The long-standing focus of my research is on the discovery of inherited predictors of deleterious consequences of anesthesia and surgery on the central nervous system and other tissues with clear pathways to improvements in clinical care. Past efforts include cloning and sequencing the CACNA1S gene responsible for malignant hyperthermia, hypokalemic periodic paralysis, and thyrotoxic periodic paralysis,1,2 as well as identification of a new pharmacogenetic syndrome of cerebral injury after nitrous oxide exposure and tracking its origin to mutations in the MTHFR gene, the methyl donor in all cells.3 This discovery contributed to a steep decline in the use of nitrous oxide in children and adults. Recently, we’ve determined the genetic causes of two new neurologic disorders that I was the first to report 40 years ago: autosomal dominant spongiform leukoencephalopathy in 2006,4,5 and X-linked recessive early onset Parkinson’s disease in 2020.6,7
DNA methylation in blood predicts Alzheimer’s disease
In 2018, Dr. Reid Alisch, our colleagues, and I published our discovery that blood samples from persons with Alzheimer’s disease have over 450 differentially methylated regions of DNA compared to samples from persons without Alzheimer’s disease.8 The differentially methylated regions occur in genes that encode a diversity of neuronal functions and provide new, easily accessible biomarkers of Alzheimer’s disease susceptibility and prognosis. Although the genome of human DNA sequences is not easily or predictably modifiable by drugs or other interventions, the methylome changes throughout the lifespan. Our work thereby provides novel therapeutic targets using known and newly validated compounds. On the strength of these data, we’ve recently been funded by the NIA-NIH 1R01AG066179-01A1 for “Blood DNA Methylation Biomarkers of Alzheimer’s Disease.” The major goal of this research is to identify whole methylome biomarkers of mild cognitive impairment and late-onset Alzheimer’s disease in blood samples from the Wisconsin Alzheimer’s Disease Research Center (WADRC) and Wisconsin Registry for Alzheimer’s Prevention (WRAP) cohorts. Importantly, all WRAP participants have provided informed consent for access to their medical records, including records of surgery and anesthesia.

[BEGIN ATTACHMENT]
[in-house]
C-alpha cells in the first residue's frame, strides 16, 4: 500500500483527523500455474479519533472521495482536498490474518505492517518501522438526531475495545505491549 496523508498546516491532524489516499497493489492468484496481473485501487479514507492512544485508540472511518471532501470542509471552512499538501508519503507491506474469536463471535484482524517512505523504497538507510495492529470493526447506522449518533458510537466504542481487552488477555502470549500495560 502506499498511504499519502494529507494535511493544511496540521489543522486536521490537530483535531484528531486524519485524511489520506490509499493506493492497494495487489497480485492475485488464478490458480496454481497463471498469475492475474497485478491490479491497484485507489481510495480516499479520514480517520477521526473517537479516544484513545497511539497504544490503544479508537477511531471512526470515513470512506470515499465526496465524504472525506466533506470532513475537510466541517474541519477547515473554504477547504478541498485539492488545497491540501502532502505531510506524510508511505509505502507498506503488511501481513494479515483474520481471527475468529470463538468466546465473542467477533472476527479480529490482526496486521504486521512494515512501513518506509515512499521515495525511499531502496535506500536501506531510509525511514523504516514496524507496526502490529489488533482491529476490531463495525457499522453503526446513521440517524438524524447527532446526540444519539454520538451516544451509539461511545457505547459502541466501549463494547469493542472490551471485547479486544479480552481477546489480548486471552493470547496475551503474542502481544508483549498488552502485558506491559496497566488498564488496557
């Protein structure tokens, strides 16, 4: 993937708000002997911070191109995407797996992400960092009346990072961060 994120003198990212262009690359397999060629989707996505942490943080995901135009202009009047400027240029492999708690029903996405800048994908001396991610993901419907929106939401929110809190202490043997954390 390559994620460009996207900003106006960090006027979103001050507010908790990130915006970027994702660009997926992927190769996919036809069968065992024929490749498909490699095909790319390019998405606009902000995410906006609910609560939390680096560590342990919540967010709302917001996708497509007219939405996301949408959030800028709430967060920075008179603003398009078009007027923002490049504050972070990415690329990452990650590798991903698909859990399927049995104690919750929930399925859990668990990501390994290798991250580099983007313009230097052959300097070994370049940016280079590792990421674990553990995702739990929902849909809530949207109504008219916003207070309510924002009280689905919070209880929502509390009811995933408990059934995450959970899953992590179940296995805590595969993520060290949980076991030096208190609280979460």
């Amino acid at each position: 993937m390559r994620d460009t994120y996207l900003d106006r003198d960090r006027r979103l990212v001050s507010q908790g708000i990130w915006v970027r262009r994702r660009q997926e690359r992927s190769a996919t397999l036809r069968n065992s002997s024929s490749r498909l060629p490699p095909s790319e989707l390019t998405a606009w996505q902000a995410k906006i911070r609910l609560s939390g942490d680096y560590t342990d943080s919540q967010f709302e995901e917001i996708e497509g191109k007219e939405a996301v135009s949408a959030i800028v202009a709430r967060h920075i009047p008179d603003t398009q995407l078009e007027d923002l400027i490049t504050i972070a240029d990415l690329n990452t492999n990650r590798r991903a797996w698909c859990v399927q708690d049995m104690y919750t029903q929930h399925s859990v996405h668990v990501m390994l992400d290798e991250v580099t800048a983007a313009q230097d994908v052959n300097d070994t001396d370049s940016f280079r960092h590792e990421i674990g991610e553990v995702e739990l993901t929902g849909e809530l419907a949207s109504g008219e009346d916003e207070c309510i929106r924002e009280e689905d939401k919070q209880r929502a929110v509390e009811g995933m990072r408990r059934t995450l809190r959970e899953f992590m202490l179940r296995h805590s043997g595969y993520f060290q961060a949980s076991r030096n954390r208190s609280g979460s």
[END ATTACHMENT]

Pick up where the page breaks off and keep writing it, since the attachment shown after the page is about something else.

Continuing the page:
Surgery and anesthesia accelerate cognitive decline
In 2018, Drs. Lisa Bratzke, Katie Schenning, Sterling Johnson, our colleagues, and I published our discovery that surgery and anesthesia in persons enrolled in WRAP experience declines in memory and problem-solving that persist up to two years and longer after surgical procedures.9 These data align with recent nomenclature changes for post-operative cognitive decline published simultaneously in seven journals by the Nomenclature Consensus Working Group in which Dr. Schenning and I are participating members.10 At present we are focused on whole methylome sequencing in blood samples already archived at baseline before surgery, and at 24 hours, 6 weeks and 12 months after surgery in the Duke MARBLE (“Modulating ApoE Signaling to Reduce Brain Inflammation, Delirium, and Postoperative Cognitive Dysfunction”), INTUIT (“Investigating Neuroinflammation Underlying Postoperative Cognitive Dysfunction”) and MADCO-PC (“Markers of Alzheimer’s Disease and Cognitive Outcomes after Perioperative Care”) cohorts in collaboration with Dr. Miles Berger.